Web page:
MOON PHASE Weather data

MOON PHASE Weather data – Derived Variables

(Vantage Pro2, Vantage VUE and Vantage Pro, and all WeatherLink 5.X
versions and later)

Parameters Used: Latitude, Longitude, Time and Date, Time Zone, Daylight Savings Time Setting

Sufficient accuracy is obtained from the following formula for i, the phase angle:

i = 180° – D – 6.289° sin M’ + 2.1° sin M – 1.274° sin (2DM’) – 0.658° sin 2D


  • D is the mean elongation of the moon (the maximum angular distance between the earth and the moon)
  • M’ is the moon’s mean anomaly (angular distance, measured from where the moon is closest to the earth in its orbit, if it moved around the earth at a constant angular velocity)
  • M is the sun’s mean anomaly (angular distance, measured from where the earth is closest to the sun in its orbit, if it moved around the earth at a constant angular velocity)

and the terms in the equation provide increasing amounts of mean accuracy to calculate the phase angle as follows (hr:min):

  • D = 20:57
  • 6.289° sin M’ = 8:35
  • 2.1° sin M = 4:26
  • 1.274° sin (2D – M’) = 1:56
  • 0.658° sin 2D = 0:38

Note: these equations assume that the sun and moon both revolve around the earth, for simplicity. However, when addressing the positions in orbit, it is actually the earth revolving around the sun, so this should be understood when trying to understand the physical meaning described in the definitions.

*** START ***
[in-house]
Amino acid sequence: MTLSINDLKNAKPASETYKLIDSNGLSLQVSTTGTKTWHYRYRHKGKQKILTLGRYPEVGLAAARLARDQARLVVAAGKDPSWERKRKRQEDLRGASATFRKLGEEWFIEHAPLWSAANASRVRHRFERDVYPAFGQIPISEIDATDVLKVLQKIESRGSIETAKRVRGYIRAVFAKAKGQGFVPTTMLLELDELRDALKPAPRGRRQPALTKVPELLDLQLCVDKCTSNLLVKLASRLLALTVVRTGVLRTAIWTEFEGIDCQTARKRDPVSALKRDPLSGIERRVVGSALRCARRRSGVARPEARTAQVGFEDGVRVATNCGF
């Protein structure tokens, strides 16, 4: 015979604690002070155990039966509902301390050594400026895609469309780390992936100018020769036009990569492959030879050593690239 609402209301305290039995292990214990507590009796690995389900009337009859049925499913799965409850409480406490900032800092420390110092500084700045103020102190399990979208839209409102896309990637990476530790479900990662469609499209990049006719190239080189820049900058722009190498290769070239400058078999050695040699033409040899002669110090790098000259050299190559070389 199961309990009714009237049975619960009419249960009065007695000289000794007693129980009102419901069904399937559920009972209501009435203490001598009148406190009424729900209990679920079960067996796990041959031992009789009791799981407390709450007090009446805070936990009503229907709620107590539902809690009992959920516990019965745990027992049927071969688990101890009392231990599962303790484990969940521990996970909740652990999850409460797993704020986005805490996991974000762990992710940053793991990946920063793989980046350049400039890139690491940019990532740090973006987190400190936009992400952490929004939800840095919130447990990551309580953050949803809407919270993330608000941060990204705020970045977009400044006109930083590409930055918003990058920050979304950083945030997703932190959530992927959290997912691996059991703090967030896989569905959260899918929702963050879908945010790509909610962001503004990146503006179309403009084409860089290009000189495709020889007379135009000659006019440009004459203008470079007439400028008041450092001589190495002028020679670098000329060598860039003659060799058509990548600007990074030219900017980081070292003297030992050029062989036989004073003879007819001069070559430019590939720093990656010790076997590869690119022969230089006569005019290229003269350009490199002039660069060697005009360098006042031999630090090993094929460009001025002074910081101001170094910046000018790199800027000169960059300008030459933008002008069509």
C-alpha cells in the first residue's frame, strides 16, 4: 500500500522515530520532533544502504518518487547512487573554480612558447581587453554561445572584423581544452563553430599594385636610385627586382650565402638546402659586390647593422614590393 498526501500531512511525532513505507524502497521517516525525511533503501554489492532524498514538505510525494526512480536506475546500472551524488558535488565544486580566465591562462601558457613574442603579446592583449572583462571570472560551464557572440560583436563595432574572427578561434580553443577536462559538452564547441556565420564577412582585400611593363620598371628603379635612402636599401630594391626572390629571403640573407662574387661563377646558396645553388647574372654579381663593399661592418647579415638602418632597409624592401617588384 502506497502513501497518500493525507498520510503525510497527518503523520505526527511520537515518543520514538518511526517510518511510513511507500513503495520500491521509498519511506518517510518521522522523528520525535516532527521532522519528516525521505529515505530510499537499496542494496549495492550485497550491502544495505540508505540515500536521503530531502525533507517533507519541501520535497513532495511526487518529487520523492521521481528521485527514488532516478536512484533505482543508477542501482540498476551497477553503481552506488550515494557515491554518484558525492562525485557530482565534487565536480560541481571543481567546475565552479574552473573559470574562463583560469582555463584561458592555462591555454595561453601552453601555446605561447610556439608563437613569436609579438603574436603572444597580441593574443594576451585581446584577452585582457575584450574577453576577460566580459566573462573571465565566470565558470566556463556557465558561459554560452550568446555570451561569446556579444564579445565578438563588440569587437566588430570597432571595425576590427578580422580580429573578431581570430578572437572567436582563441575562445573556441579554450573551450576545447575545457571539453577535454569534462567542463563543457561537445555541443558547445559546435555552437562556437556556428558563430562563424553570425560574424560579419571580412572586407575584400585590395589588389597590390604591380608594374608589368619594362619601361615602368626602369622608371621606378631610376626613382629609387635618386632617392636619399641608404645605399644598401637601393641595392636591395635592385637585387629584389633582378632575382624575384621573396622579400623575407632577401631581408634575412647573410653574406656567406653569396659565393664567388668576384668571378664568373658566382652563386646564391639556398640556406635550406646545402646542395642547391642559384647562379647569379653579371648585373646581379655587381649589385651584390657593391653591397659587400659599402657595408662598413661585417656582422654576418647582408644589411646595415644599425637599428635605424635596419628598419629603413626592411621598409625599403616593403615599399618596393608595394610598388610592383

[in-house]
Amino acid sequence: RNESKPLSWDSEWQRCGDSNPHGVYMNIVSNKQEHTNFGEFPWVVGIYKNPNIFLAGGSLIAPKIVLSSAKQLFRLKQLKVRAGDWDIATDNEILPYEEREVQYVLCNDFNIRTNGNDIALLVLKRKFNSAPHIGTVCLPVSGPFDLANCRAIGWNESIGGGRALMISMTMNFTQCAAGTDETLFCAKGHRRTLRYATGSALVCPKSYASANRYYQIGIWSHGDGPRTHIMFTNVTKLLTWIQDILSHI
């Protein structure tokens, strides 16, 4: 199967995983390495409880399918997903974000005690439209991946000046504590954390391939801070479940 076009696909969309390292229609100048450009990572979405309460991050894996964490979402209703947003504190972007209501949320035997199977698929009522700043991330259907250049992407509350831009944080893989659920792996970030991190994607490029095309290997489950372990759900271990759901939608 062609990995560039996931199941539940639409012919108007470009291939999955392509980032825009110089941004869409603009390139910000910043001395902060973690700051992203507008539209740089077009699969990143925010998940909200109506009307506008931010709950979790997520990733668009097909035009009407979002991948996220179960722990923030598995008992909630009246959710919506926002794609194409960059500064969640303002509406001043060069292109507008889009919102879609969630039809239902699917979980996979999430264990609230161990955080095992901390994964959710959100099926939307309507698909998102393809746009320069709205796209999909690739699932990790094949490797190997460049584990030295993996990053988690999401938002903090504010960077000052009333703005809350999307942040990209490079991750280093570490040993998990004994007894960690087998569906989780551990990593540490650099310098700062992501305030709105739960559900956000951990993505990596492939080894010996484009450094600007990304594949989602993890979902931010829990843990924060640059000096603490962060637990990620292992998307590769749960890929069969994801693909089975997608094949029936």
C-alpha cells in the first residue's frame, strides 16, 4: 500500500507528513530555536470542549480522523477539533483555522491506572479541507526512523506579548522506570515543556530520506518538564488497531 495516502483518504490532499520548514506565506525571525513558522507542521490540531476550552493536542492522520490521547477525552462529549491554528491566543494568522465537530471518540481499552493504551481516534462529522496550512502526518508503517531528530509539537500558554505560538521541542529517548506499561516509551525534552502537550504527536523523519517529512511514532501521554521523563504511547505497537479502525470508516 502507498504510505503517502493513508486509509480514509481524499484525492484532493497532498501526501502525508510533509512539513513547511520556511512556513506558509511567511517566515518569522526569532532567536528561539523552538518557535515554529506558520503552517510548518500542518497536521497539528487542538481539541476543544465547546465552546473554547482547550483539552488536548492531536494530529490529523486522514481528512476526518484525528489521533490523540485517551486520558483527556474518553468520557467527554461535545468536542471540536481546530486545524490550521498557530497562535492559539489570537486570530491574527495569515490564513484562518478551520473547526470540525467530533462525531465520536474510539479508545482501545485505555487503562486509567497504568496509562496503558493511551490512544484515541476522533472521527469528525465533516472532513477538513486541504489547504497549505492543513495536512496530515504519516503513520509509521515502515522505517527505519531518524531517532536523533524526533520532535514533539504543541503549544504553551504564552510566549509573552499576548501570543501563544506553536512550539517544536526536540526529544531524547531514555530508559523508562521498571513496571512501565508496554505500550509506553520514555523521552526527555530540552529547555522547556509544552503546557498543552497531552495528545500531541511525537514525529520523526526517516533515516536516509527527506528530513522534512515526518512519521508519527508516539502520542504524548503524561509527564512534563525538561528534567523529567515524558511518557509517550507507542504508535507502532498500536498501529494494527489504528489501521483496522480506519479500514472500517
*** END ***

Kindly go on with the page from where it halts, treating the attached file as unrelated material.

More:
The equations for D, M‘ and M are as follows:

D = 297.8501921 + 12.19074911 *days

M’ = 134.9633964 + 13.06499295 *days

M = 357.52911 + 0.985600281 *days,

Where days (in days and fractions of days) is the number of days since Jan 1st, 2000 at 12:00 UTC

Local time needs to be converted to UTC in order to be used in the formulas:

UTC = Local Time – Time Zone Offset (including adding one hour for daylight savings if and when in use)

The phase angle is modified so that it can be used to determine whether the moon is waxing (illuminated portion increasing in size) or waning (decreasing in size):

If i >= 180°, then k = 1 – (k / 2)

Now, the phase angle can be used to determine which phase the moon is in:

i = (i * 8) + 0.5

The result is interpreted as follows:

  • 0 = New Moon,
  • 1 = Waxing Crescent,
  • 2 = First Quarter,
  • 3 = Waxing Gibbous,
  • 4 = Full Moon,
  • 5 = Waning Gibbous,
  • 6 = Last Quarter,
  • 7 = Waning Crescent


k is the fraction of the moon’s disk that is illuminated. It is used to draw the moon phase icon in the Bulletin.

k = (1 + cos i)/ 2

k is a number between zero and one that indicates how much of the moon’s disk should be drawn as lit. It indicates the “terminator’s” (boundary between light and dark face) position on the observed face of the moon.

k can also be interpreted as listed below

0.00 = New Moon

0.25 = First Quarter

0.50 = Full Moon

0.75 = Last Quarter


Meeus, Jean: “Astronomical Algorithms“. Willman-Bell, Richmond, VA, 2nd Ed. 1998.

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